There are so many ways we use music, specifically country sounds. Some use it as an outlet for their emotion such as anger, happiness, and grief. Others use it to reminisce the past, to help them bring back the good ol’ memories. Somewhat, others would use to show their love and affection. But whatever your means of ways, country music definitely gives us the feels and the chills.
Moreover, I really believe that everything can be more satisfying with a touch of country melodies. For example, a pop song turned into a country song, of course, covered by a country artist. Another would be, a conversation with a background of a country track. Also, a celebration or an event all glazed with a Country theme and country sounds.
But the most interesting would be a Ballroom Dance or a Dancesport. It can really be entertaining with a patch of a country tune.
The Smooth And Graceful Dance…
Just like these two dancers, they jive so beautifully to the tune of “Honky Tonk Women” sang by Travis Tritt. They are Jason Colacino and Katie Boyle. Both really move smoothly. In addition, both can be seen with simple jeans and white tops, unlike ballroom dancing that shows much skin. This alone adds a pleasant sight of the dancers. With just the country song and their good dance moves, it’s essentially an astounding performance.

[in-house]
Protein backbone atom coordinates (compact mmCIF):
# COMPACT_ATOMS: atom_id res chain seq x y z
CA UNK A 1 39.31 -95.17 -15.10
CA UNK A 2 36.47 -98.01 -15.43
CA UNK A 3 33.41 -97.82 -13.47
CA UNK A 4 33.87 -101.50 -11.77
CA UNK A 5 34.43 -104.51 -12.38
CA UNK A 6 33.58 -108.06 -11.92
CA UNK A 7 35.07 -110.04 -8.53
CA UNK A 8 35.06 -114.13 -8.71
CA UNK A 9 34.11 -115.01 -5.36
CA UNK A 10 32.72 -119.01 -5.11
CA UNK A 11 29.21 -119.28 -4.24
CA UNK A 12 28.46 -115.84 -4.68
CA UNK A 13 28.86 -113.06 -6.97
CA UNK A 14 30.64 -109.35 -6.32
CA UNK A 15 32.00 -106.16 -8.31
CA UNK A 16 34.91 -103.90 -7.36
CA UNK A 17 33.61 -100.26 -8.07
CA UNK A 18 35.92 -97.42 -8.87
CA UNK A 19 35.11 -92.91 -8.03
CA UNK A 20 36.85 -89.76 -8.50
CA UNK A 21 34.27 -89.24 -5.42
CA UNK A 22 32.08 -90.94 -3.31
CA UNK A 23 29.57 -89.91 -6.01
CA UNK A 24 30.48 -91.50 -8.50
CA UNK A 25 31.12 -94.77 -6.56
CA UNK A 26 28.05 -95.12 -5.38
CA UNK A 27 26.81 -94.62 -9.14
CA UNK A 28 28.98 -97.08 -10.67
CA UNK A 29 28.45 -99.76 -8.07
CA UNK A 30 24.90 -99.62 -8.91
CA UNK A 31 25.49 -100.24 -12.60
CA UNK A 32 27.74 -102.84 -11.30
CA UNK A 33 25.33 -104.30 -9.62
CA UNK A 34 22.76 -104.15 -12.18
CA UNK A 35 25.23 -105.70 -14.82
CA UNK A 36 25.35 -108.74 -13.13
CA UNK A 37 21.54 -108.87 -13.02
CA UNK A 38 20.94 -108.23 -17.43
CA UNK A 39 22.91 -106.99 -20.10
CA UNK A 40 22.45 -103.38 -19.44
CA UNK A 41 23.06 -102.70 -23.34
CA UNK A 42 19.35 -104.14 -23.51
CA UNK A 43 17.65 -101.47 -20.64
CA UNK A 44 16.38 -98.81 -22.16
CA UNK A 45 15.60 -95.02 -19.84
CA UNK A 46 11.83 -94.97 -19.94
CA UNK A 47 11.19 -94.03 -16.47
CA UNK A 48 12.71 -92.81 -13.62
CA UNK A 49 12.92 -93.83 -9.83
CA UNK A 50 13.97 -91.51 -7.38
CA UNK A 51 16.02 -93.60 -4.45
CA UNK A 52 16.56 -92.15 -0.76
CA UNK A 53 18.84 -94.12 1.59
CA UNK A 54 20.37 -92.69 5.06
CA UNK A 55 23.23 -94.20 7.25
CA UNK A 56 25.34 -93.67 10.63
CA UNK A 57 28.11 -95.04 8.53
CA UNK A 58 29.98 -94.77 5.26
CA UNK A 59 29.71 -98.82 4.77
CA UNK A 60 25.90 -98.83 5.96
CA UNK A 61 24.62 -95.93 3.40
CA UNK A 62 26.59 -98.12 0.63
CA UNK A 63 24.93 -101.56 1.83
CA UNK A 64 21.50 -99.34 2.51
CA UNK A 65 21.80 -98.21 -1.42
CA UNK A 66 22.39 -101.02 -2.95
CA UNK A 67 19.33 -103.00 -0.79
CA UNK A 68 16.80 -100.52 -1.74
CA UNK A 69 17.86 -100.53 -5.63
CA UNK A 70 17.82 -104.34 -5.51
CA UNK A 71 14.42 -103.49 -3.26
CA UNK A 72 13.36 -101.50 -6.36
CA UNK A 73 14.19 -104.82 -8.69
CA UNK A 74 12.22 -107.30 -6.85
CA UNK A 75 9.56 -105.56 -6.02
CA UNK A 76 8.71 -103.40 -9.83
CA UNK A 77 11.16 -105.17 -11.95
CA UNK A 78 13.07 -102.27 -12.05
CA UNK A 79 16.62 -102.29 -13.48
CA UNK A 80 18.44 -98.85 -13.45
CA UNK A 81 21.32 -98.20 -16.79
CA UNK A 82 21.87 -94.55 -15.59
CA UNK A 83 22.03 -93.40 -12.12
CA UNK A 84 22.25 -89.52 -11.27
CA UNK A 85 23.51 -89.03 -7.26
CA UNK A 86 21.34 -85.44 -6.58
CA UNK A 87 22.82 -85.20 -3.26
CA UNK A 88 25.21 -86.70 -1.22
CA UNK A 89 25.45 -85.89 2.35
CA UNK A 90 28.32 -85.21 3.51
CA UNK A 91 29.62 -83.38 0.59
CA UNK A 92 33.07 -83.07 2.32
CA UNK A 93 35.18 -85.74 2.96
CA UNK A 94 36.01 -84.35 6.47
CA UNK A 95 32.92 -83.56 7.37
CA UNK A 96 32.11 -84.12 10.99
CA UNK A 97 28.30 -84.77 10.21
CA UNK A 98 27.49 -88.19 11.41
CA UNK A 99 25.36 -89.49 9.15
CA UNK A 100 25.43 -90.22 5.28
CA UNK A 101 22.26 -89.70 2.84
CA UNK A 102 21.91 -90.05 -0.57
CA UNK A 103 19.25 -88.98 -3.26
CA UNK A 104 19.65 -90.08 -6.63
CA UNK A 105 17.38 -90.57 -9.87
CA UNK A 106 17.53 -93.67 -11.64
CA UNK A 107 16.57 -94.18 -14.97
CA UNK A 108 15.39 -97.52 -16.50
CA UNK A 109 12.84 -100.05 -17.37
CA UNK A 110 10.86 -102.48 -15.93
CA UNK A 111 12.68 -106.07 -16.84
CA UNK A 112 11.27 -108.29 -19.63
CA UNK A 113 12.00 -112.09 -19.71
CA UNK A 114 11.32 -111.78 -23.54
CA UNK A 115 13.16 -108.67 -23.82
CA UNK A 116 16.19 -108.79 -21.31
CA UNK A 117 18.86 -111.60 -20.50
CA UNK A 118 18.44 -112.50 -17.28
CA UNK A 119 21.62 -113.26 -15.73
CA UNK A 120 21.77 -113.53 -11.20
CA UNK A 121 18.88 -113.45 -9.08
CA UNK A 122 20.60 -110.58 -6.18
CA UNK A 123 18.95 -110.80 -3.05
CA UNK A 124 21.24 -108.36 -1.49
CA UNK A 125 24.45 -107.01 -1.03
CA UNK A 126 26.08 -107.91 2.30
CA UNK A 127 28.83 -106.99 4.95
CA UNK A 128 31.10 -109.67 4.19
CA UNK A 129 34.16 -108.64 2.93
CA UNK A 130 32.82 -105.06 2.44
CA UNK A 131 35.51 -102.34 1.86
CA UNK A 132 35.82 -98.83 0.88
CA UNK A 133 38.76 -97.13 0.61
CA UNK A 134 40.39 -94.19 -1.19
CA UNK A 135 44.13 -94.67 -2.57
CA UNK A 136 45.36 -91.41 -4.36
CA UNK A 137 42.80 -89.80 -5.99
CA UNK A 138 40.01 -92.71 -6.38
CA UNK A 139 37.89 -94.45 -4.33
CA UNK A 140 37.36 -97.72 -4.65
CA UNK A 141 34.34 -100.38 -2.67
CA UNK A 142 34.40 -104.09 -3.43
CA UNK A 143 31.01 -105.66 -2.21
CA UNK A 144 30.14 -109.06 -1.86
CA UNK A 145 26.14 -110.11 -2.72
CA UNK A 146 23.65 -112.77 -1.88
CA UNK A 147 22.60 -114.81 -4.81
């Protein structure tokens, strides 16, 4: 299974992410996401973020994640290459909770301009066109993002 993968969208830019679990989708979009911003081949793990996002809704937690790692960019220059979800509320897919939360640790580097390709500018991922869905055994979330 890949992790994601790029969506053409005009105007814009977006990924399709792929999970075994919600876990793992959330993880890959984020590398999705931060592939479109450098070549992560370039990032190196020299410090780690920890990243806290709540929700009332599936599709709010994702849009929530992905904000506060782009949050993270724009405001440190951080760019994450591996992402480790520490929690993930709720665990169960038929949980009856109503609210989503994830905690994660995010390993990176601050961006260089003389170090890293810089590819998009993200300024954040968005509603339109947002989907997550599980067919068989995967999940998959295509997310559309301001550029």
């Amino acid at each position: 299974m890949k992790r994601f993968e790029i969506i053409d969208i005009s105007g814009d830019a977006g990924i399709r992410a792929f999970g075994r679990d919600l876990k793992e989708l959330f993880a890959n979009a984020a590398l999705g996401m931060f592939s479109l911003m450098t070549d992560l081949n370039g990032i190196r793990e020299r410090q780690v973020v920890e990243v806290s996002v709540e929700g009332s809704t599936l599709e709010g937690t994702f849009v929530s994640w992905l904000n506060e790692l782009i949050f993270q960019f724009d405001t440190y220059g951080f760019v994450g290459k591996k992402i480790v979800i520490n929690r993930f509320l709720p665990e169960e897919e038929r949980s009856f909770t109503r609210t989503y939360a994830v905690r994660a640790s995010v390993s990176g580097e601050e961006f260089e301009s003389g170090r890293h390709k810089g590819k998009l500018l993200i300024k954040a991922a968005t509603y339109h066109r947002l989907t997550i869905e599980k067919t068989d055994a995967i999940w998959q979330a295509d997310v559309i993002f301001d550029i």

Watch until the end of the music video. I’ pretty sure you’ll be amazed by how good they dance with the song “Honky Tonk Women”.
Li’l Bit ‘Bout The Song…
“Honky Tonk Women” is a 1969 hit song by the Rolling Stones. It was released as a single only, on 4 July 1969, in the United Kingdom, and a week later in the United States, although a country version was included on the album “Let It Bleed”. It topped the charts in both nations.
The song was written by Mick Jagger and Keith Richards while on holiday in Brazil from late December 1968 to early January 1969, inspired by Brazilian “Caipiras” (inhabitants of rural, remote areas of parts of Brazil) at the ranch where Jagger and Richards were staying in Matão, São Paulo.
Furthermore, two versions of the song were recorded by “The band”. The familiar hit which appeared on the 45 single and their collection of late 1960s singles. Then, a honky-tonk version entitled “Country Honk” with slightly different lyrics, which appeared on “Let It Bleed” in 1969.
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